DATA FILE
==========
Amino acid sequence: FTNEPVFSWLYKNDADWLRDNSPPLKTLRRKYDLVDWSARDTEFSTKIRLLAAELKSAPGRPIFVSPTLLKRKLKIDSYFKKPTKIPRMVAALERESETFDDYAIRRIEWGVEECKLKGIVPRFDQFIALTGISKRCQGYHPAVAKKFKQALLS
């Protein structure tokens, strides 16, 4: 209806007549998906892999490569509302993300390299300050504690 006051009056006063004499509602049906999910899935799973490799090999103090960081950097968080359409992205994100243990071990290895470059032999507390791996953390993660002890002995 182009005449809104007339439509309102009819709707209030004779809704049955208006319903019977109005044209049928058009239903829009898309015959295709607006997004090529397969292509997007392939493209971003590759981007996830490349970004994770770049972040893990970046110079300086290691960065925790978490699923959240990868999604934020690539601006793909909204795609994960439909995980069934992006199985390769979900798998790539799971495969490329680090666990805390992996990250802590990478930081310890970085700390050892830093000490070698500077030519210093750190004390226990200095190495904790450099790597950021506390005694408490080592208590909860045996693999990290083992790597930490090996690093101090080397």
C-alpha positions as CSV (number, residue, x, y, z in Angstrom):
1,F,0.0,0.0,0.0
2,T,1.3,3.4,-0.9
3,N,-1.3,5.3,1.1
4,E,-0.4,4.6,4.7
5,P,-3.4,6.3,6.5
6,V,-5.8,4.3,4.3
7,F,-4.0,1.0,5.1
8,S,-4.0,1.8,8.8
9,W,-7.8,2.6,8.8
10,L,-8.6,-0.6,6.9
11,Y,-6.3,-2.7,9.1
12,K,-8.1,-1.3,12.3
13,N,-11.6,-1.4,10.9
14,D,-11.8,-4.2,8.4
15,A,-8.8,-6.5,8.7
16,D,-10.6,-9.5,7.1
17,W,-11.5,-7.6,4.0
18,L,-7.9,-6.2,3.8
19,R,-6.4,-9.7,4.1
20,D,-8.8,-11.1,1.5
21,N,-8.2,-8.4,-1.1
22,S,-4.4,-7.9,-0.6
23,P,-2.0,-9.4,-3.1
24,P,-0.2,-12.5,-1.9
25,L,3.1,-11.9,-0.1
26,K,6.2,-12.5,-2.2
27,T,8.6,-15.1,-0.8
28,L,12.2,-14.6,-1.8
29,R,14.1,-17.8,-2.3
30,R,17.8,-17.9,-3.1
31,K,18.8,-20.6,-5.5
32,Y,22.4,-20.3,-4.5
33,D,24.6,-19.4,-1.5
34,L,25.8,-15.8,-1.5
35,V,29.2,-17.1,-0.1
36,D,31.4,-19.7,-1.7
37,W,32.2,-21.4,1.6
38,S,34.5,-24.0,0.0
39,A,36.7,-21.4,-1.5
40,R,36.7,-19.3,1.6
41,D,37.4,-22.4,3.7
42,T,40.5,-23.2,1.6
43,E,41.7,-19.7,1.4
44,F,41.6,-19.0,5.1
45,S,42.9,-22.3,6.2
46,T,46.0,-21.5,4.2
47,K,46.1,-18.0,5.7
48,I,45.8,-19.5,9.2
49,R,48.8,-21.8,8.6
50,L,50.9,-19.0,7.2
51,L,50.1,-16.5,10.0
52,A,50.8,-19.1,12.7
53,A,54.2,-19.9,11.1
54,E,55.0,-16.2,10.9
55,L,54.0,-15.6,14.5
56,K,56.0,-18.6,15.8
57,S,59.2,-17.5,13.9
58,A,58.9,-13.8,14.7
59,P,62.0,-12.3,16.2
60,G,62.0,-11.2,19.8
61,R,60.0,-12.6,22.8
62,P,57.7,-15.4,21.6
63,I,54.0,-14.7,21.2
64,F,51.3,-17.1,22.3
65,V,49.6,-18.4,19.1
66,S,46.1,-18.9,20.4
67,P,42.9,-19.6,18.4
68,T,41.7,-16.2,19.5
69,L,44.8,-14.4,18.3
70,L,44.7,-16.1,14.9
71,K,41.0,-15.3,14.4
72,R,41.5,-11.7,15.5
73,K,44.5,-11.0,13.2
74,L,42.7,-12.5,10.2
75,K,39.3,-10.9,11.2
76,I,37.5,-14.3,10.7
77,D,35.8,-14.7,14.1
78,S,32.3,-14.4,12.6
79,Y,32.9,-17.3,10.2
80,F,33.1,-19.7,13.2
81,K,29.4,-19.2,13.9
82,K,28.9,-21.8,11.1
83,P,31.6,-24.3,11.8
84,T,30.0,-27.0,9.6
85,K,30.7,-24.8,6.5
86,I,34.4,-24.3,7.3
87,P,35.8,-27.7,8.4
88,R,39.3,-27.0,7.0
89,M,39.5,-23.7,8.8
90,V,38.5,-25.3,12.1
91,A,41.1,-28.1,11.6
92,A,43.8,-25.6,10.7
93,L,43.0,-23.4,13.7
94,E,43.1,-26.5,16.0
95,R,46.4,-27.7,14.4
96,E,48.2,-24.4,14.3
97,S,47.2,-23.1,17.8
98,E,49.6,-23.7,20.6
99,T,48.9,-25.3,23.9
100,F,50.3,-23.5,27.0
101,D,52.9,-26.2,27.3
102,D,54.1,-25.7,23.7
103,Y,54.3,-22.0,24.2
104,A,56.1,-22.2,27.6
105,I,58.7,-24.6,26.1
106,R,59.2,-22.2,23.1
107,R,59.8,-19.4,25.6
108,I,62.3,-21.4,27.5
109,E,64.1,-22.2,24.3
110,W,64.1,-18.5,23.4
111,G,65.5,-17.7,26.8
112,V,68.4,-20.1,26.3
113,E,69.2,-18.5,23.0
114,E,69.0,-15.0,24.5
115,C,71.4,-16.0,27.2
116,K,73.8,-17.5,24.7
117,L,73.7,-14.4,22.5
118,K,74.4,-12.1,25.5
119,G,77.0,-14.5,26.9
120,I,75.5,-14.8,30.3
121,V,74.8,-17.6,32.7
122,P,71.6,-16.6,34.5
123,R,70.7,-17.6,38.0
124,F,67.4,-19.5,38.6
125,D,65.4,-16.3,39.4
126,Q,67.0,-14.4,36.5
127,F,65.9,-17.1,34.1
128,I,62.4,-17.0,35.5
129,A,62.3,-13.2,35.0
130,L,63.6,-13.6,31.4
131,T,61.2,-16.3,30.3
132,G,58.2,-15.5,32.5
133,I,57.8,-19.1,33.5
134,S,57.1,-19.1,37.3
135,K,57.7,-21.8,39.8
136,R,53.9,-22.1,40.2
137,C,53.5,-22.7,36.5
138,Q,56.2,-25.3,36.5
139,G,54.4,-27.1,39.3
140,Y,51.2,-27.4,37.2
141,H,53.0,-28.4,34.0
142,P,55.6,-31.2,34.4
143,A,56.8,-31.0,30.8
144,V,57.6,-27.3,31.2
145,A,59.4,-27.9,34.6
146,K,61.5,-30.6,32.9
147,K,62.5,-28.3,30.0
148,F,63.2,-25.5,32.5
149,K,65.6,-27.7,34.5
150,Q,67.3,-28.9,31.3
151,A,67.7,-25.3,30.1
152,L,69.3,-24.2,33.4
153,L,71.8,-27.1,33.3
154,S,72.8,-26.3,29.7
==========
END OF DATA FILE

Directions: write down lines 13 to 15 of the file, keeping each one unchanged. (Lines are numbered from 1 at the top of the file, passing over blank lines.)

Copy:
10,L,-8.6,-0.6,6.9
11,Y,-6.3,-2.7,9.1
12,K,-8.1,-1.3,12.3